Five myths and misconceptions about hybrid working
We won’t deny it. We’ve been talking a lot about hybrid work lately. After all, it’s an important issue: arguably, hybrid work adoption is at the heart of the most significant workplace transformation that’s taken place in decades.
Despite this fact, and despite all the press it's received lately, misinformation about hybrid working – and hybrid workplace strategy – abounds. Hybrid work is still a relatively new model, and decision-makers continue to adjust their approaches to it, iterating and learning from their mistakes as they go along. It’s only logical that popular perceptions about the hybrid workplace aren’t always accurate.
We wanted to set the record straight.
To learn more about the actual state of hybrid work adoption, we recently partnered with the global research firm Statista to conduct an online survey of digital workplace decision-makers. We polled more than 500 of these leaders across Europe to learn about their organisations’ existing and future plans for hybrid work adoption. We also discovered some of the challenges they’re currently facing, and learned what they’re doing to balance productivity and security.
One thing we discovered is that many commonplace assumptions about hybrid working simply aren’t true. Or they’re partially true, only in certain limited circumstances.
Here are some myths and misconceptions about hybrid work. We’ll try to clear them up.
#1: Remote and hybrid work will be phased out over time...False.
Not only has hybrid work adoption become the norm across Europe, but this trend is expected to persist for the foreseeable future. All-remote enterprises are still uncommon in the E.U., but almost half of employers (43%) now offer their on-site workers the freedom to choose a few days each week or month to work from home or another location. Hybrid remains the workplace strategy of choice for most employees around the globe. As many as 25% of workers say they would quit or start looking for another job if told they’d need to return to the office five days per week, a recent research report found.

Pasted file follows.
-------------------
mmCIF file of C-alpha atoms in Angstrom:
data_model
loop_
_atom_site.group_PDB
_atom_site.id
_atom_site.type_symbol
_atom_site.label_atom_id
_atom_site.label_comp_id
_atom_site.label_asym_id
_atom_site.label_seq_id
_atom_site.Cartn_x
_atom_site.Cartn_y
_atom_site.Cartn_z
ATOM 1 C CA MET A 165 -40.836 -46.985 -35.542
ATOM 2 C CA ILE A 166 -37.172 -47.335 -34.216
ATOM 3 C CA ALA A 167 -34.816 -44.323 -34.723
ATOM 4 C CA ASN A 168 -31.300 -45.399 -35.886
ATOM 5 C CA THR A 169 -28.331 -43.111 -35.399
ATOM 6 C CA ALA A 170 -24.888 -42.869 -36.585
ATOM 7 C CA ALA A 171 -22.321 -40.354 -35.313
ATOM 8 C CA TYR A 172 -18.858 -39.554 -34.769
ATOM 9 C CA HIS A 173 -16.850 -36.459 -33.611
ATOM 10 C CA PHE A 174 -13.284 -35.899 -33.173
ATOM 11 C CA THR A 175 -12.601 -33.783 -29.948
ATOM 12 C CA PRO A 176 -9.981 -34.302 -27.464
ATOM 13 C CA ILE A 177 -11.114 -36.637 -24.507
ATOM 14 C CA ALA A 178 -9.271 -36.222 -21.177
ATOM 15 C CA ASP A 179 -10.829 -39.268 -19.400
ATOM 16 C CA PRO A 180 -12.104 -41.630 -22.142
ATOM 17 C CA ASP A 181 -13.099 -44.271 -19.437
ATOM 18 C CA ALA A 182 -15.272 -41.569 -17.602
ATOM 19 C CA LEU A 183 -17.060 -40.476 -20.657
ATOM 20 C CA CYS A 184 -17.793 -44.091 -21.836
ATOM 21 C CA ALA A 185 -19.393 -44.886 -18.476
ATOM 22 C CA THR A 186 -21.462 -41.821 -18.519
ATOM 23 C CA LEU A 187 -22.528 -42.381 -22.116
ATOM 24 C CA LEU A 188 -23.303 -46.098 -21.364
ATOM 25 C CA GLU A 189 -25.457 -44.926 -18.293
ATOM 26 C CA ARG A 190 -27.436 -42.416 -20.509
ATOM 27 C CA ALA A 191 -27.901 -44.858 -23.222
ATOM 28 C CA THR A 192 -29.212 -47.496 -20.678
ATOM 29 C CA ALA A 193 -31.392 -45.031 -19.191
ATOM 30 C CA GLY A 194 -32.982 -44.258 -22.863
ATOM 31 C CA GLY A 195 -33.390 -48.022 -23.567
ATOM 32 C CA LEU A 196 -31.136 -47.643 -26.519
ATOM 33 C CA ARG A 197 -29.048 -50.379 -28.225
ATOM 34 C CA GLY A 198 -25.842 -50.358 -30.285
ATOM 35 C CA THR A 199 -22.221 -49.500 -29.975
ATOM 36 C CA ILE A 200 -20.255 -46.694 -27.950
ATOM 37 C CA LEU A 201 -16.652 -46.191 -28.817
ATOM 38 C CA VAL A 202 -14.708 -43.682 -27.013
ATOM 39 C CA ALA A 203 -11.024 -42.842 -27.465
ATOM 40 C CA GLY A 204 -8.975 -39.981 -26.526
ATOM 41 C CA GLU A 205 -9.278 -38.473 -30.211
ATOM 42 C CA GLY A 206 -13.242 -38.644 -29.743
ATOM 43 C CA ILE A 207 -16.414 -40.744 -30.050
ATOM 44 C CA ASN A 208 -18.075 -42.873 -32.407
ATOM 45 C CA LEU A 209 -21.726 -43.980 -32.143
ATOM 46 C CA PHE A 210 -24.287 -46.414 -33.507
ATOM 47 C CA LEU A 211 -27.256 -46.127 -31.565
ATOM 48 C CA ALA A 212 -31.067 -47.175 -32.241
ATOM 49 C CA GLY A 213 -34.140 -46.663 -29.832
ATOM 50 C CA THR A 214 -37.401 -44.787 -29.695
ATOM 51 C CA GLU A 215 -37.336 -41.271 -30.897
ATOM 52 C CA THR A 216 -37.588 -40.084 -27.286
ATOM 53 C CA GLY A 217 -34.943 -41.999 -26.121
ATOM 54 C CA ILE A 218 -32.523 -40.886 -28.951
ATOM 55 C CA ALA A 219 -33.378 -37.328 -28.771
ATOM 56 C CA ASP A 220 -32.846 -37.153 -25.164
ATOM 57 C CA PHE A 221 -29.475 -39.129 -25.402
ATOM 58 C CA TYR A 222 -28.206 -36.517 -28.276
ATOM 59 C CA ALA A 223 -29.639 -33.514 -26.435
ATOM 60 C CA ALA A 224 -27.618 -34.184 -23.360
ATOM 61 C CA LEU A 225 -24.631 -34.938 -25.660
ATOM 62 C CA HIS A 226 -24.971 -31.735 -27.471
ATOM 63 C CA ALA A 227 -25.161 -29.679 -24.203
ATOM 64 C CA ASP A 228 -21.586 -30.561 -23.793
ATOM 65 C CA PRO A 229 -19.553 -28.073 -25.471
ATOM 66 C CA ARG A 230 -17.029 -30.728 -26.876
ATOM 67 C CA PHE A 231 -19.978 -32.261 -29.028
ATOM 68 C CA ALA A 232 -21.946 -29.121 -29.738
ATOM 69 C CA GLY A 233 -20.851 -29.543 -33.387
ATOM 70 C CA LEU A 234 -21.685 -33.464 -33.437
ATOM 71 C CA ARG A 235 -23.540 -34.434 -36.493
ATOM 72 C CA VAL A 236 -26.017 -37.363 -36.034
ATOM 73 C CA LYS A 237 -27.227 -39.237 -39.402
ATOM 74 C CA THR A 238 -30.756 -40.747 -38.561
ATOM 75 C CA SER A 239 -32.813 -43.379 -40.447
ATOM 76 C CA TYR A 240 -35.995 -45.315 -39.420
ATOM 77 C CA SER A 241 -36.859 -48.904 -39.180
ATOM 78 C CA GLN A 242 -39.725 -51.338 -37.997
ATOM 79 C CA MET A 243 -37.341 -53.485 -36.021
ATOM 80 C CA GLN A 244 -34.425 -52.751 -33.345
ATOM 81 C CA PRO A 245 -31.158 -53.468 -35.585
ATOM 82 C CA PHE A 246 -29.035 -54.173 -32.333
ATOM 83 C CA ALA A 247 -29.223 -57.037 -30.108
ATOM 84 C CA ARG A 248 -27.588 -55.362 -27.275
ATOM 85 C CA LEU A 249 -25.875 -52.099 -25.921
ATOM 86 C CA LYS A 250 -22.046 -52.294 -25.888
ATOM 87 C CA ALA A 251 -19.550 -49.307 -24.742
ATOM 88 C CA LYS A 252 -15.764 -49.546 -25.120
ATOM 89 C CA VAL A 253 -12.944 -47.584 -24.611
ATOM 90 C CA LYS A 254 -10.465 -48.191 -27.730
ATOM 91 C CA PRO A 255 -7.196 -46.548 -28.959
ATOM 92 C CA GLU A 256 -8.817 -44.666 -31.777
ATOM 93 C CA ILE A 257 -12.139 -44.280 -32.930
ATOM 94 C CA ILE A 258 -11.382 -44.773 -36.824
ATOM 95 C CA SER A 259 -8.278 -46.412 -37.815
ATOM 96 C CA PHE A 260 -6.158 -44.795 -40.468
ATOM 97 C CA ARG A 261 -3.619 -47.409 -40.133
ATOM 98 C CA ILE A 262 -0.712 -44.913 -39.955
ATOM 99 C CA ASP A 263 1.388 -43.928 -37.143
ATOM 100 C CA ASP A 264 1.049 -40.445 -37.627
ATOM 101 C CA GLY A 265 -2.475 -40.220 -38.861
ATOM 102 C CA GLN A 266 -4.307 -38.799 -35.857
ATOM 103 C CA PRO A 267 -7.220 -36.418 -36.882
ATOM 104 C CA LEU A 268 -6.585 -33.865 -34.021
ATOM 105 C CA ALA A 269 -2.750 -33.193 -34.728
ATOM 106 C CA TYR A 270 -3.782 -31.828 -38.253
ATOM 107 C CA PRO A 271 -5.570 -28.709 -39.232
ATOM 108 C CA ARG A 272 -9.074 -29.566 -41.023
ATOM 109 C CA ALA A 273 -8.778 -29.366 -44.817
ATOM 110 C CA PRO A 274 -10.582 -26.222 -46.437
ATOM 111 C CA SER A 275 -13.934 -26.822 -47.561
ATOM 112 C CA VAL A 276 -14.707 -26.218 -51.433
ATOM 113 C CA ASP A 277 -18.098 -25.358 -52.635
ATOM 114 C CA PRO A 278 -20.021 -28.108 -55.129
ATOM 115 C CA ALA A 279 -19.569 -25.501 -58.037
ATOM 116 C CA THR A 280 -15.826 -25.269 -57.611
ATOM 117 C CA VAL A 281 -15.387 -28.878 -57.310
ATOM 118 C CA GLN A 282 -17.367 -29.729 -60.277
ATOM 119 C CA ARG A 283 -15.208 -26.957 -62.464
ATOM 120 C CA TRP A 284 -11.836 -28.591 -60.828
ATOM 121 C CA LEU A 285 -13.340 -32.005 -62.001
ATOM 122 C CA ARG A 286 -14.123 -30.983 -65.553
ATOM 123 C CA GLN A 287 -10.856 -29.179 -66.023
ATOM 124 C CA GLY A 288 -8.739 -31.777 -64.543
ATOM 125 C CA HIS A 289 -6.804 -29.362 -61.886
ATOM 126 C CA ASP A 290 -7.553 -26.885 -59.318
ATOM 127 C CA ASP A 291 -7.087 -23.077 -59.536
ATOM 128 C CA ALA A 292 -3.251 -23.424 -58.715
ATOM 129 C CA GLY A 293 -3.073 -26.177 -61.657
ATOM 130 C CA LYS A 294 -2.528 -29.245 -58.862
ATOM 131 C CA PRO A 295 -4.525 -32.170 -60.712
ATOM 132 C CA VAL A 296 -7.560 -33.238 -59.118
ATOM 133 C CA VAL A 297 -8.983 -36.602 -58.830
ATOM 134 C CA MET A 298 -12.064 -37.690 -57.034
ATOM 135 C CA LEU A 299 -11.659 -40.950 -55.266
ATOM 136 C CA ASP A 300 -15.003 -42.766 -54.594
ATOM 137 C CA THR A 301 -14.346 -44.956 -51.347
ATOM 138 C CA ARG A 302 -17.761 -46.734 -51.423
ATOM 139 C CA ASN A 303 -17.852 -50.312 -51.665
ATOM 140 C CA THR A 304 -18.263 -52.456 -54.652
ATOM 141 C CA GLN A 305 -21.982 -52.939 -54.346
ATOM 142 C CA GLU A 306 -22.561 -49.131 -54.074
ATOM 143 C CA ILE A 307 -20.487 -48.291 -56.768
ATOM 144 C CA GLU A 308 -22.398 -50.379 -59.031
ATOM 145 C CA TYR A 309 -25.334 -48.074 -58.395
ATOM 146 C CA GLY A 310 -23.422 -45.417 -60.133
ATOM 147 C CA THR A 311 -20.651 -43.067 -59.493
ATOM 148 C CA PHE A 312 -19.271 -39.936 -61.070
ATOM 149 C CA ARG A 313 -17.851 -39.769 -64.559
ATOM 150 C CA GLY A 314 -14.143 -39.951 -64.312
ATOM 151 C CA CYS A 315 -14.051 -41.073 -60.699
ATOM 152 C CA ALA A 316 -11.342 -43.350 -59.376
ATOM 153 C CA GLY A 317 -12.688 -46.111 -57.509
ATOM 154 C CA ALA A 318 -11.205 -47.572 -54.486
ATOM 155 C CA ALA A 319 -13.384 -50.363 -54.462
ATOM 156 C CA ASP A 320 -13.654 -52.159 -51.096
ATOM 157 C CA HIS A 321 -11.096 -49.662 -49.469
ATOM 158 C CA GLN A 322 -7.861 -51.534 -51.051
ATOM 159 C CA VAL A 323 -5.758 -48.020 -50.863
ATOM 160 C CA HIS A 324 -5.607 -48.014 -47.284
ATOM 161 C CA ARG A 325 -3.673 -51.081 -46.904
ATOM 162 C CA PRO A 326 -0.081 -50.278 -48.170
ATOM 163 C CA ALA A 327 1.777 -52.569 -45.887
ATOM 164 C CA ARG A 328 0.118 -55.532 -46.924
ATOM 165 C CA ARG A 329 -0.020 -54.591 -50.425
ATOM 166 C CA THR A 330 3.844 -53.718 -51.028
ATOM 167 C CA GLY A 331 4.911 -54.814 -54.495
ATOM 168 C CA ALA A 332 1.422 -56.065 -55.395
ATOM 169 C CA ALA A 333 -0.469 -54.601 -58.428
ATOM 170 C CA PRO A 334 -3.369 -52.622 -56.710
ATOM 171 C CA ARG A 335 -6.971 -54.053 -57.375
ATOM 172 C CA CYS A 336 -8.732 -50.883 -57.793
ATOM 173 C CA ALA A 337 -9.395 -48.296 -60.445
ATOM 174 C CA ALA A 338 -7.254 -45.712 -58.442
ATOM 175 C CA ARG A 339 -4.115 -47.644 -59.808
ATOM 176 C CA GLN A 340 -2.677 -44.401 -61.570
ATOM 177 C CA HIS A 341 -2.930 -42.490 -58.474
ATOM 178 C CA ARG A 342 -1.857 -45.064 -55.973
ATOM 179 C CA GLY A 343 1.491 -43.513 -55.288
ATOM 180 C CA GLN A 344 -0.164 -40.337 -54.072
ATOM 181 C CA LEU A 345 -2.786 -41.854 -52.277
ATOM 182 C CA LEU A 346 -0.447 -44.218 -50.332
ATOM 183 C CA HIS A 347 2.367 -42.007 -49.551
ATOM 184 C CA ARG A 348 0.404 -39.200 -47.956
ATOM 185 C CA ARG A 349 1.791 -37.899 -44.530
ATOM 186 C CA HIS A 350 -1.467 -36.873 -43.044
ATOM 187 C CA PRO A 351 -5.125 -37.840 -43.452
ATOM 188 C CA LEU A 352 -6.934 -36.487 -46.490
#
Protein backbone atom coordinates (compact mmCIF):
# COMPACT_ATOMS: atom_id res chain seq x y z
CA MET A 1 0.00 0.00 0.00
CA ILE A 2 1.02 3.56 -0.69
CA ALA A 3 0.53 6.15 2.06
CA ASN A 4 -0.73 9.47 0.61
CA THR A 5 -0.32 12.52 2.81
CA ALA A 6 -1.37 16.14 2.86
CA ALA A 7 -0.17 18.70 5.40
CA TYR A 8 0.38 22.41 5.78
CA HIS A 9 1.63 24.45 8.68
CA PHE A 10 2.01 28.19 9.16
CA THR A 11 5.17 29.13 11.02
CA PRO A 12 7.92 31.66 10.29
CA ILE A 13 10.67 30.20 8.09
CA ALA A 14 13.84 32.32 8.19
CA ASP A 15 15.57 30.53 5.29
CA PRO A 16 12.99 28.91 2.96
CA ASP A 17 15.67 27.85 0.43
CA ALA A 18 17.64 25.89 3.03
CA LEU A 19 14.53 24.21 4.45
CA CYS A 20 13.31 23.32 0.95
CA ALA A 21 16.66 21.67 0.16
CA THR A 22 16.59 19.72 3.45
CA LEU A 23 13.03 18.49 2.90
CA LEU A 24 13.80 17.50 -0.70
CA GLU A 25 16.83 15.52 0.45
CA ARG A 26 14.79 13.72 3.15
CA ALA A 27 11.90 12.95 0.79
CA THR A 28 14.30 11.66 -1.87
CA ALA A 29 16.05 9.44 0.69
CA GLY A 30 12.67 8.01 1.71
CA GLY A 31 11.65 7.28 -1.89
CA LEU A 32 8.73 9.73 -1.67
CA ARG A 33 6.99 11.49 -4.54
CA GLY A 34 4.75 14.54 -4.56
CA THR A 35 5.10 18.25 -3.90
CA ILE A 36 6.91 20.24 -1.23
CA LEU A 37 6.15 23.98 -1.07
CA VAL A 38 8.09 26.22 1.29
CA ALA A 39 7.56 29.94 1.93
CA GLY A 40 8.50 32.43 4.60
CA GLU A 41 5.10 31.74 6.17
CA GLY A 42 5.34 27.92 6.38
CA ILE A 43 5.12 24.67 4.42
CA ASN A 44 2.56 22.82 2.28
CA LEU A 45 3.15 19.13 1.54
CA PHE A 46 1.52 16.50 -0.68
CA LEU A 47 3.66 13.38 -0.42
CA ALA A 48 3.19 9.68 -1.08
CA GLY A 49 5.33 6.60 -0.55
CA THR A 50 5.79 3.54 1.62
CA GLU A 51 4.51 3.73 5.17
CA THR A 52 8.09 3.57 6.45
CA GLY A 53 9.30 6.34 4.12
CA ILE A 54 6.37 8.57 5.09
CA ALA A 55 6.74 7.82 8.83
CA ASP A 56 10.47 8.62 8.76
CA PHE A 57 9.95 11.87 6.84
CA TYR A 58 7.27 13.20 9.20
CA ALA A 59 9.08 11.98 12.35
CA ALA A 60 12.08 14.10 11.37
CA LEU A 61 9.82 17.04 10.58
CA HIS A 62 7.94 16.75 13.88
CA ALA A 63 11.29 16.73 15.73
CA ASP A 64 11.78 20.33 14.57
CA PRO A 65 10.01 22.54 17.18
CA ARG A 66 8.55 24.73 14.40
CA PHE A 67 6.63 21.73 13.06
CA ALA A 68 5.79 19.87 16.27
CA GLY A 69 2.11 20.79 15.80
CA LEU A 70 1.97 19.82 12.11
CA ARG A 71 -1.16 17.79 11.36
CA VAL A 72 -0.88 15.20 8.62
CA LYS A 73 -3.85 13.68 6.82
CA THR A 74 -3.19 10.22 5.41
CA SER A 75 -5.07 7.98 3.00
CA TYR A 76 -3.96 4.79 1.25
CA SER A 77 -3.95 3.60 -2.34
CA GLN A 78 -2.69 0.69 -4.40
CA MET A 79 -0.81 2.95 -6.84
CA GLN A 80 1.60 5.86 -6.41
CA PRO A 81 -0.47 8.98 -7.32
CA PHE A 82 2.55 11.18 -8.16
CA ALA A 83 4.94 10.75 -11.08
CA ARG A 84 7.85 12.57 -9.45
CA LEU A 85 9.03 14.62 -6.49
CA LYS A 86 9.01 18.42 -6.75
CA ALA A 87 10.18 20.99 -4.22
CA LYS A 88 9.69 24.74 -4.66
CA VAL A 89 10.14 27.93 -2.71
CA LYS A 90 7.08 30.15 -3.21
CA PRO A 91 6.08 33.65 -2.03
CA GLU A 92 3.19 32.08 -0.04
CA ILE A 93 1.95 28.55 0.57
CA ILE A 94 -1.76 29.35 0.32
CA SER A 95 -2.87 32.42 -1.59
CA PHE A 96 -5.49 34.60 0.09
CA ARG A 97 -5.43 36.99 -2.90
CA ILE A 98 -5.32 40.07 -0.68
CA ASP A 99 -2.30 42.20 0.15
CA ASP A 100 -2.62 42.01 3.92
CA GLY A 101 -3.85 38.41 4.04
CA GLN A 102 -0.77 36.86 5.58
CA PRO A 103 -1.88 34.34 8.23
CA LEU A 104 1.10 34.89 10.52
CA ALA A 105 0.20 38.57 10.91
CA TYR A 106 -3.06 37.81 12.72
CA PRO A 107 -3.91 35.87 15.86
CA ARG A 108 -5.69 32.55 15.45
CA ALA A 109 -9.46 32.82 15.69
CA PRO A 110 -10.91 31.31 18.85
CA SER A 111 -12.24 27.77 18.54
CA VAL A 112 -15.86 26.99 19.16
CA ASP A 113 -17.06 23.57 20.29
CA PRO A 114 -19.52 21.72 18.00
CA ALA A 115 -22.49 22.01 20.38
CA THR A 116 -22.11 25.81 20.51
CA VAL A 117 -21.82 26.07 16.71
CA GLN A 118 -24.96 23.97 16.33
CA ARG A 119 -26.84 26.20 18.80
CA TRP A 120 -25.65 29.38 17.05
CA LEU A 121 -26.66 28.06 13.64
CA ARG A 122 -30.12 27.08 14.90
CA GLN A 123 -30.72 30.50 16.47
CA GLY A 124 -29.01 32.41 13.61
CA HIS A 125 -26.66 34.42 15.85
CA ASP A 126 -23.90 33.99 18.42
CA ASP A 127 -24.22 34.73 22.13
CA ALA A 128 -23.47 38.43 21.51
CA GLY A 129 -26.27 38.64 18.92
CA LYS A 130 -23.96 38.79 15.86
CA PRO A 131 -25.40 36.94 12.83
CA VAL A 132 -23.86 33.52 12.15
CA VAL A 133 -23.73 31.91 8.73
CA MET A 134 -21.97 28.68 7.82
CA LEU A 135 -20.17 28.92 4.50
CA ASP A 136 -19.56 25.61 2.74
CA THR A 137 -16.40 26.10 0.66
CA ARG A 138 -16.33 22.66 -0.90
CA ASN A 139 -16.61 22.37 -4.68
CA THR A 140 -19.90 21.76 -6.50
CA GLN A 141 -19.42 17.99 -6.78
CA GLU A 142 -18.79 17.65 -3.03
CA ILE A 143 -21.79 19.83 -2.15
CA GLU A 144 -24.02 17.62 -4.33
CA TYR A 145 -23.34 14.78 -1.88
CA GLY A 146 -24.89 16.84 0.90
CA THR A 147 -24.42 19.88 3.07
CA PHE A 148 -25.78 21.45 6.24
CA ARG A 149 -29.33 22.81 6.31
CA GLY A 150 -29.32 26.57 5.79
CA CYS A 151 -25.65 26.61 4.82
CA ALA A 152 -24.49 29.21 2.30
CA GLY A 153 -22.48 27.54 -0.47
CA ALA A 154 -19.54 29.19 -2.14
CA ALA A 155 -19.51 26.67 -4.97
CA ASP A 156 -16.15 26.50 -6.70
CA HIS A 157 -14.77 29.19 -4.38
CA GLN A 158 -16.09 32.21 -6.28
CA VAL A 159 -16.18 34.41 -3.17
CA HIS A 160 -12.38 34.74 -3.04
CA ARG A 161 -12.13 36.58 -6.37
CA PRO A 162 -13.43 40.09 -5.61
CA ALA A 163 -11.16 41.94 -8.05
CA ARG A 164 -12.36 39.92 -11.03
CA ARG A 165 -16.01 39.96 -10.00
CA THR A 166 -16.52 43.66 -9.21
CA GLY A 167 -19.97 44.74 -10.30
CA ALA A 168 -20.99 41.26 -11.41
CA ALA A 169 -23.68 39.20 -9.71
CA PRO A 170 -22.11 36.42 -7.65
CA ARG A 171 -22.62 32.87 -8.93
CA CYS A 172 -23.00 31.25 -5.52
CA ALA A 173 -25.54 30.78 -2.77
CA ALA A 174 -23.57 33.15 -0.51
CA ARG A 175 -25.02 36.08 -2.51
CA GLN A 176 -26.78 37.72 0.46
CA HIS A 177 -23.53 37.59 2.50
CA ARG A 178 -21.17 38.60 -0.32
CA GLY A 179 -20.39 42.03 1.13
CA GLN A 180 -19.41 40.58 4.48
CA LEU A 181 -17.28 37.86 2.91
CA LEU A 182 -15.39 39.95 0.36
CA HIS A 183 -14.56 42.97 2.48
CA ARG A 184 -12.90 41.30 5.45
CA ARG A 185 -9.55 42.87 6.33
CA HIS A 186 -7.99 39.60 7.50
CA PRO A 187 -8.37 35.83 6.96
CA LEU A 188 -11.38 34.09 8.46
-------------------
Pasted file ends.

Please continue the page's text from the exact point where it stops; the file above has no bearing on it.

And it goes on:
A majority of European companies (75%) do plan to reassess their hybrid work strategies within the next 12 months, but few are planning to return to the office-only workplace models that were popular before the pandemic. Instead, organisations continue to test out new approaches, preparing themselves to face future changes, which might be regulatory, economic or technological.
#2: Now that hybrid work has gone mainstream, the physical office is no longer relevant...False.
European companies are reimagining the physical workplace, but they’re not abandoning it. In fact, 62% of the participants in our survey reported that their company has increased its investments in real estate over the past three years, and 94% agreed that their organisation’s real estate strategy was driven – or at least influenced – by hybrid work adoption.
Just because people are no longer working solely in the office doesn’t mean that offices are now irrelevant or unimportant. If anything, their role – supporting face-to-face conversation and collaboration, and fostering cohesive organisational cultures – has become clearer, and companies are redesigning workspaces to further this aim. As many as 73% of respondents to another recent survey said that their companies are planning to reduce the amount of dedicated desk space in offices and increase the amount of open co-working space available to teams. Today’s organisations are investing money, effort and attention in building physical offices that are better suited for the role they’ll play as a critical part of tomorrow’s flexible, dynamic and hybrid workplaces.
#3: It’s harder to provide satisfying employee experiences and build a cohesive organisational culture when employees work from home some or all of the time... Neither true nor false.